Sleep Apnea Treatment in OKC
Oral & Maxillofacial Associates of Oklahoma offers sleep apnea treatment in Oklahoma City, Norman, Midwest City, and Edmond, OK. To schedule an appointment call 405-848-7994 (Oklahoma City), 405-292-8900 (Norman), 405-733-4296 (Midwest City), 405-341-4022 (Edmond), or 405-751-3312 (Lakeside).
Sleep apnea is a chronic medical condition that affects approximately 18 to 30 million people in the United States. Risk factors include being male, overweight, and over the age of forty. However, sleep apnea can strike anyone at any age, even children.
Sleep apnea causes sufferers to stop breathing periodically throughout the night, often for up to a minute at a time. Untreated, sleep apnea can cause high blood pressure and other cardiovascular diseases, memory problems, weight gain, impotency, and headaches. It also raises the risk for sudden death. Fortunately, the board-certified oral surgeons at Oral & Maxillofacial Associates of Oklahoma have successfully diagnosed and treated thousands of cases of sleep apnea.
Types of Sleep Apnea
The Greek word “apnea” literally means “without breath.” There are three types of apnea: obstructive, central, and mixed. Of the three, obstructive sleep apnea is the most common.
Obstructive sleep apnea (OSA) is caused by a blockage of the airway, usually when the soft tissue in the rear of the throat collapses and closes during sleep. In central sleep apnea, the airway is not blocked, but the brain fails to signal the muscles to breathe.
Mixed apnea, as the name implies, is a combination of the two. With each apnea event, the brain briefly arouses the sufferer, cuing him or her to resume breathing, but consequently, sleep is extremely fragmented and of poor quality. There is also the risk of failing to rouse, which can cause sudden death.
Signs and Symptoms of Sleep Apnea
One of the most common symptoms of sleep apnea is snoring, yet snoring can also be caused by anything from the shape of your sinuses to seasonal allergies, so it is not a definite sign. Each person is different, but many people with sleep apnea also experience one or more of the following:
- Excessive daytime sleepiness
- Noticeable pauses in breathing during sleep
- Nighttime teeth grinding
In mild cases, it is easy to chalk the nearly undetectable symptoms up to other causes such as a poor night’s sleep. When sleep apnea is bad, though, people sometimes report that they awaken during the night feeling like they’re drowning. Some also feel unable to stay awake during the day, no matter how early they go to bed.
A sleep study is the only definitive way to know if you have sleep apnea. These are traditionally held in medical sleep labs. You will be asked to arrive in the late evening with comfortable sleeping attire, your medications, and your morning hygiene supplies. You will change into your sleep clothes and spend the night in a hospital bed connected to numerous monitors. Around 6 or 7 in the morning, you will be awakened and disconnected. You will have the opportunity to shower and brush your teeth before you leave, and you can have your results sent directly to us.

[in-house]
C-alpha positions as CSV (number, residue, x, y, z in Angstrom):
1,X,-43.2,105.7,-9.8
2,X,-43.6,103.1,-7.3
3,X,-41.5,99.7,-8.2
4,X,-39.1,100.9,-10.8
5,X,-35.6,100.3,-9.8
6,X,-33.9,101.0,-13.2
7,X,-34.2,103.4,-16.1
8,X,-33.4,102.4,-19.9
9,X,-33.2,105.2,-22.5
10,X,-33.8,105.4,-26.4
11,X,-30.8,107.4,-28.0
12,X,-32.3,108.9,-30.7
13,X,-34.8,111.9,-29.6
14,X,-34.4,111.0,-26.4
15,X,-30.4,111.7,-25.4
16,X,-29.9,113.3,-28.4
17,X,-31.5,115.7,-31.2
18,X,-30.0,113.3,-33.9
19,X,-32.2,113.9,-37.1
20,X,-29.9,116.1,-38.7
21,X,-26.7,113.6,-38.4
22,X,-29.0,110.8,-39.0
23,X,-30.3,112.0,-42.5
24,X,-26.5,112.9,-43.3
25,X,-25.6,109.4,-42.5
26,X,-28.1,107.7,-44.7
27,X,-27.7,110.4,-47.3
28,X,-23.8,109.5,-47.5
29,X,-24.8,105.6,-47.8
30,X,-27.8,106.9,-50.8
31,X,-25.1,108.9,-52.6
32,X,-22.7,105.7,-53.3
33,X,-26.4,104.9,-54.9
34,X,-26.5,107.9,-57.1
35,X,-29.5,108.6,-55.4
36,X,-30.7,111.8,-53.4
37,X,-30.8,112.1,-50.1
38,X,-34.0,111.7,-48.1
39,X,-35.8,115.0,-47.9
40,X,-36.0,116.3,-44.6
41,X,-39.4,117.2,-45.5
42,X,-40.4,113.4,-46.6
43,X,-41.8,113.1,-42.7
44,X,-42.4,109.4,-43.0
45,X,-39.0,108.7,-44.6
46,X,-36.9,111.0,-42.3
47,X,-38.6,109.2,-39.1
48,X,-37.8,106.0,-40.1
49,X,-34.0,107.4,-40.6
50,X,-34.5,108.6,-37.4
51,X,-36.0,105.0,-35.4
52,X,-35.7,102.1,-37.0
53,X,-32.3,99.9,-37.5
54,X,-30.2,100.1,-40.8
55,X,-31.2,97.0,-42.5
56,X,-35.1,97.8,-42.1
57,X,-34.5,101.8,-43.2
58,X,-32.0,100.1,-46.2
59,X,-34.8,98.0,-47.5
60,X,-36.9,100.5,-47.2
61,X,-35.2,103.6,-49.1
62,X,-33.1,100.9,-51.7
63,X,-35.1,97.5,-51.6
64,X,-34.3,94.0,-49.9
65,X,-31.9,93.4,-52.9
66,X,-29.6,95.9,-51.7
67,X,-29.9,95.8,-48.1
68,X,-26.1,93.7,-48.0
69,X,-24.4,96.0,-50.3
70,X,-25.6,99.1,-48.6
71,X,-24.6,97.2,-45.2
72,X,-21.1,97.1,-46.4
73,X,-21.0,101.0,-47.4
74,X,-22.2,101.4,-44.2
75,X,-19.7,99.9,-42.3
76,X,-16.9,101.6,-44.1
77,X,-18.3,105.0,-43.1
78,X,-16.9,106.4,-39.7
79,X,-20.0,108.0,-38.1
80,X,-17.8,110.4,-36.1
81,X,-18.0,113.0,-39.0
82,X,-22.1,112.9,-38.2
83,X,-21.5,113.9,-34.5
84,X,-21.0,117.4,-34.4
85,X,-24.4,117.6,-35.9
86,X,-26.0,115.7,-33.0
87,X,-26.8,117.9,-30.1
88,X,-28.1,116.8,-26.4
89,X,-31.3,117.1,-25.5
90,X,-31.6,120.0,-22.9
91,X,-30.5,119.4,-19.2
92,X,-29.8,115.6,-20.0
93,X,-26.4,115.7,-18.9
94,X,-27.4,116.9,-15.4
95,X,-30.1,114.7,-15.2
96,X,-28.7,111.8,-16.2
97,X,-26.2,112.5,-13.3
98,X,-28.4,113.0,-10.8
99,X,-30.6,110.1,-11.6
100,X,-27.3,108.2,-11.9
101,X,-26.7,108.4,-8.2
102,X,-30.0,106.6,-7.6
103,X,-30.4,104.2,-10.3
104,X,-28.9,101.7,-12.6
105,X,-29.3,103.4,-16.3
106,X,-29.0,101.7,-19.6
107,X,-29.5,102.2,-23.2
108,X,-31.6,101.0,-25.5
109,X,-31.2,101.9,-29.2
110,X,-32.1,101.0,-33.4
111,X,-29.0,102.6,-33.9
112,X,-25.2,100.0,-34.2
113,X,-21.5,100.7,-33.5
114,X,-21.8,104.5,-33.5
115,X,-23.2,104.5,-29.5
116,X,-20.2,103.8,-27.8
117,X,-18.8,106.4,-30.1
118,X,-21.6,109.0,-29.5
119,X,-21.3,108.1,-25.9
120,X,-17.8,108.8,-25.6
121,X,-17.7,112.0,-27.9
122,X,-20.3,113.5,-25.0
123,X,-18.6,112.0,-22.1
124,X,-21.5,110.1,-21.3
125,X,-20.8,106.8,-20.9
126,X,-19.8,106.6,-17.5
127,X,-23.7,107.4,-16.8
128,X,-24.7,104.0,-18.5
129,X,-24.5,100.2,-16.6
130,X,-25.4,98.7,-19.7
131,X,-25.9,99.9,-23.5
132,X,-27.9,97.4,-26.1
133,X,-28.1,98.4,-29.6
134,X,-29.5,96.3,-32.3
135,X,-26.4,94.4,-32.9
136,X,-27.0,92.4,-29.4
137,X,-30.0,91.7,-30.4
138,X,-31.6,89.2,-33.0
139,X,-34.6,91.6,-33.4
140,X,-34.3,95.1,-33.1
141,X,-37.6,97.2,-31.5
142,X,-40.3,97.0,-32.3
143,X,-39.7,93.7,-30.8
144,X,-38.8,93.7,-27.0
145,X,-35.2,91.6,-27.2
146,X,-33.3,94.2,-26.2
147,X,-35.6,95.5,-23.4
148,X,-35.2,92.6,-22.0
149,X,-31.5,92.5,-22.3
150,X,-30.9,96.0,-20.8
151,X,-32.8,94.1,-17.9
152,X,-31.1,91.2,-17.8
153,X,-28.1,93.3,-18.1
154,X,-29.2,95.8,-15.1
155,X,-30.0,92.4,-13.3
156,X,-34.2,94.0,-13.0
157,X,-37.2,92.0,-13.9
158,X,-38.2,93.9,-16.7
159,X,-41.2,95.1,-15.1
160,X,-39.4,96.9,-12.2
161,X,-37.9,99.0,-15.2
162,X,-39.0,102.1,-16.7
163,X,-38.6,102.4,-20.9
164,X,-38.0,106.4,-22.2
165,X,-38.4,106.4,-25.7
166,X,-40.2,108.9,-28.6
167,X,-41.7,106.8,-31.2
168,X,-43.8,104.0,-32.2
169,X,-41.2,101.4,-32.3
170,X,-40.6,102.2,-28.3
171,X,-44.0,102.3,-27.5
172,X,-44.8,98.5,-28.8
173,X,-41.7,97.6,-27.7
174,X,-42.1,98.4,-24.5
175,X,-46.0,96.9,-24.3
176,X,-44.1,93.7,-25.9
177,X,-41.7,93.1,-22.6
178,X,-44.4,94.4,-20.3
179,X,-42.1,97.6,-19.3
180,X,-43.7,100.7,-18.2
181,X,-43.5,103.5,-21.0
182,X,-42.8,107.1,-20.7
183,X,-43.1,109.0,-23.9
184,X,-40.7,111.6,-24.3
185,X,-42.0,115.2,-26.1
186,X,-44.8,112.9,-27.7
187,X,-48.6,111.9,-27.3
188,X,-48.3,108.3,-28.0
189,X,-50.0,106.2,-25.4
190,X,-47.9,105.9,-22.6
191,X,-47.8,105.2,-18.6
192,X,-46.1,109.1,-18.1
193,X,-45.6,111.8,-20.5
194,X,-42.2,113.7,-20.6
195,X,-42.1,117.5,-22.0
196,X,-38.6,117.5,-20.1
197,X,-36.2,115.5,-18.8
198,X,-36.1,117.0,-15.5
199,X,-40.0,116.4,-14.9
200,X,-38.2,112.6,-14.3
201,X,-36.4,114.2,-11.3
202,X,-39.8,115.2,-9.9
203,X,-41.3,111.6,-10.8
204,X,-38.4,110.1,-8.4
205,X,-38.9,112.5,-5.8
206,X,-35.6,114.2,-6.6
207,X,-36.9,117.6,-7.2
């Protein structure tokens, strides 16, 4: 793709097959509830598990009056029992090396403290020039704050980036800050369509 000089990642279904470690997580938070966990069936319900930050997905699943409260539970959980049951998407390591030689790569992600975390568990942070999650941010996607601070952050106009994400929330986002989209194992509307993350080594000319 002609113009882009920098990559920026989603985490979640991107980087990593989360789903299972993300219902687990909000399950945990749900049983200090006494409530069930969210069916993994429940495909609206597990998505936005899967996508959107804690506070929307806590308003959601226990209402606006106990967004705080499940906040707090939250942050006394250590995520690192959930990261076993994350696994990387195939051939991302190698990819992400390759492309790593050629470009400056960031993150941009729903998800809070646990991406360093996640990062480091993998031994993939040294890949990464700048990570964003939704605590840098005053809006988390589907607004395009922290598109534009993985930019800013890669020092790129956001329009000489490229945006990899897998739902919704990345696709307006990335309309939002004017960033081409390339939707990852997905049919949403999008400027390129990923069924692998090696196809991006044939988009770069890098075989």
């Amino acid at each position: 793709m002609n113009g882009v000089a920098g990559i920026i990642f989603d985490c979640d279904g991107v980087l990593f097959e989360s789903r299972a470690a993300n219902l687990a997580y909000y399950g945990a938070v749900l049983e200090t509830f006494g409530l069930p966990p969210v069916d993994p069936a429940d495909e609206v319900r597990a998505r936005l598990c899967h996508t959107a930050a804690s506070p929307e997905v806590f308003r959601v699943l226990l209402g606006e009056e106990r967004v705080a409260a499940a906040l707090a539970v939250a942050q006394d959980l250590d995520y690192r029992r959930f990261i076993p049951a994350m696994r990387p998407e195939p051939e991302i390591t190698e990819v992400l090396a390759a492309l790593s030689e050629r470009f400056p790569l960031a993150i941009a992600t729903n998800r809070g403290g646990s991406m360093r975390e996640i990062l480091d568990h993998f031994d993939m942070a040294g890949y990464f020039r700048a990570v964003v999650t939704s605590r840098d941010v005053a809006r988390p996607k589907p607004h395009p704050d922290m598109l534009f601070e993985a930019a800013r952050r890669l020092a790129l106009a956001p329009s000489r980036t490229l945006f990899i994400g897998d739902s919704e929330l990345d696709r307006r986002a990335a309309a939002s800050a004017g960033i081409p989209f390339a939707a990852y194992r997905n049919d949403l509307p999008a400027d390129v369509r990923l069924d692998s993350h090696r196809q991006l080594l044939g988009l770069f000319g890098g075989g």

Home Sleep Tests
A home sleep test allows you to sleep in your own bed. You will receive a small monitoring system around the size of a telephone headset, along with detailed instructions for hooking up the various monitors. You will use the equipment for one to three nights and then return the device to the coordinating office and receive your report.
Sleep Apnea Treatments
Sleep apnea is often treated mechanically with a C-PAP or Bi-PAP machine, or even a small mouth guard. In some cases, though, we can perform a simple oral surgery to correct the problem permanently. Depending on your needs, we can either remove excess tissue from your throat or move your jaw forward to create more room.
Frequently Asked Questions About Sleep Apnea
What are the warning signs of sleep apnea?
Some of the most common signs of sleep apnea include persistent daytime sleepiness, loud snoring, interruptions in breathing during sleep, waking up gasping for air, dry mouth, sore throat, morning headaches, and trouble concentrating.
Can I test myself for sleep apnea?
Yes, if you’d prefer not to go to a medical sleep lab for a traditional sleep study, you can take a sleep test at home using a take-home monitoring system. You’ll be given instructions on how to use it and you’ll put it on just before going to bed for up to three nights.
What happens if sleep apnea is not treated?
Untreated sleep apnea has been linked to mood disorders like depression and anxiety, high blood pressure, heart disease, diabetes, weight gain, and stroke. You’ll also be at a higher risk of automobile accidents when you’re not getting the restorative sleep you need to function your best.
How can I treat sleep apnea at home without CPAP?
Many patients find CPAP machines uncomfortable, but other sleep apnea treatment options can be just as effective. These include oral appliance therapy, which repositions the lower jaw while you sleep to keep your airway open, and surgical procedures to remove excess tissue from the throat or adjust the position of the jaw.
Does sleep apnea affect deep sleep?
Yes, sleep apnea prevents you from getting the deep sleep your body needs to perform at optimal levels. Many patients have no memory of waking, but each time a pause in breathing occurs, your body is jolted out of deep sleep.